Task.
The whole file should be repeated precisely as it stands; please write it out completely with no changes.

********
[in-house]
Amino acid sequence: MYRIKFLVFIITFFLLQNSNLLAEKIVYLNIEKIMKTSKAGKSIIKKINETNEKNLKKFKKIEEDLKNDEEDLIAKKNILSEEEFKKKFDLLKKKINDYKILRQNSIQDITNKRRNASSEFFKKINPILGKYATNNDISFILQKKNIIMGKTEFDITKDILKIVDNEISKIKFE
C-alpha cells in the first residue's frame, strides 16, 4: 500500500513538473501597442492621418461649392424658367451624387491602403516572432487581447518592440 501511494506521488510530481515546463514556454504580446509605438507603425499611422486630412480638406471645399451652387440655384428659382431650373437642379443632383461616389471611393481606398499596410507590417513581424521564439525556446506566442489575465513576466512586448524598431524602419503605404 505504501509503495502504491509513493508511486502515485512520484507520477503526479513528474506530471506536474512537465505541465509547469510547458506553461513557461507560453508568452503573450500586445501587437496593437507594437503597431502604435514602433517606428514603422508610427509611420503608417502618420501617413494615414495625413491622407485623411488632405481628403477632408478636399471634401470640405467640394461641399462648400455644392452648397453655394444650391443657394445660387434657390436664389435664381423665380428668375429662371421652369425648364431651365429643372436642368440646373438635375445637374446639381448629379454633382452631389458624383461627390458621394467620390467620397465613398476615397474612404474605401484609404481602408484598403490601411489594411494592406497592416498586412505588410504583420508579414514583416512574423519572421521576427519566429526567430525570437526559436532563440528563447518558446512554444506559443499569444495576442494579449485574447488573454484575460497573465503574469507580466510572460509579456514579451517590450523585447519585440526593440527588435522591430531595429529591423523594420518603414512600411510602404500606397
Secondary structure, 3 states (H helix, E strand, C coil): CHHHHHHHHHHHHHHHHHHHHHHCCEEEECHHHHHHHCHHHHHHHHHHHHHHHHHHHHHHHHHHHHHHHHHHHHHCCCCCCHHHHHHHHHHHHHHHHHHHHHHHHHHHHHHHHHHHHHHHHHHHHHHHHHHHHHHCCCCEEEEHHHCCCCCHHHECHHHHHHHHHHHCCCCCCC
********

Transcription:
[in-house]
Amino acid sequence: MYRIKFLVFIITFFLLQNSNLLAEKIVYLNIEKIMKTSKAGKSIIKKINETNEKNLKKFKKIEEDLKNDEEDLIAKKNILSEEEFKKKFDLLKKKINDYKILRQNSIQDITNKRRNASSEFFKKINPILGKYATNNDISFILQKKNIIMGKTEFDITKDILKIVDNEISKIKFE
C-alpha cells in the first residue's frame, strides 16, 4: 500500500513538473501597442492621418461649392424658367451624387491602403516572432487581447518592440 501511494506521488510530481515546463514556454504580446509605438507603425499611422486630412480638406471645399451652387440655384428659382431650373437642379443632383461616389471611393481606398499596410507590417513581424521564439525556446506566442489575465513576466512586448524598431524602419503605404 505504501509503495502504491509513493508511486502515485512520484507520477503526479513528474506530471506536474512537465505541465509547469510547458506553461513557461507560453508568452503573450500586445501587437496593437507594437503597431502604435514602433517606428514603422508610427509611420503608417502618420501617413494615414495625413491622407485623411488632405481628403477632408478636399471634401470640405467640394461641399462648400455644392452648397453655394444650391443657394445660387434657390436664389435664381423665380428668375429662371421652369425648364431651365429643372436642368440646373438635375445637374446639381448629379454633382452631389458624383461627390458621394467620390467620397465613398476615397474612404474605401484609404481602408484598403490601411489594411494592406497592416498586412505588410504583420508579414514583416512574423519572421521576427519566429526567430525570437526559436532563440528563447518558446512554444506559443499569444495576442494579449485574447488573454484575460497573465503574469507580466510572460509579456514579451517590450523585447519585440526593440527588435522591430531595429529591423523594420518603414512600411510602404500606397
Secondary structure, 3 states (H helix, E strand, C coil): CHHHHHHHHHHHHHHHHHHHHHHCCEEEECHHHHHHHCHHHHHHHHHHHHHHHHHHHHHHHHHHHHHHHHHHHHHCCCCCCHHHHHHHHHHHHHHHHHHHHHHHHHHHHHHHHHHHHHHHHHHHHHHHHHHHHHHCCCCEEEEHHHCCCCCHHHECHHHHHHHHHHHCCCCCCC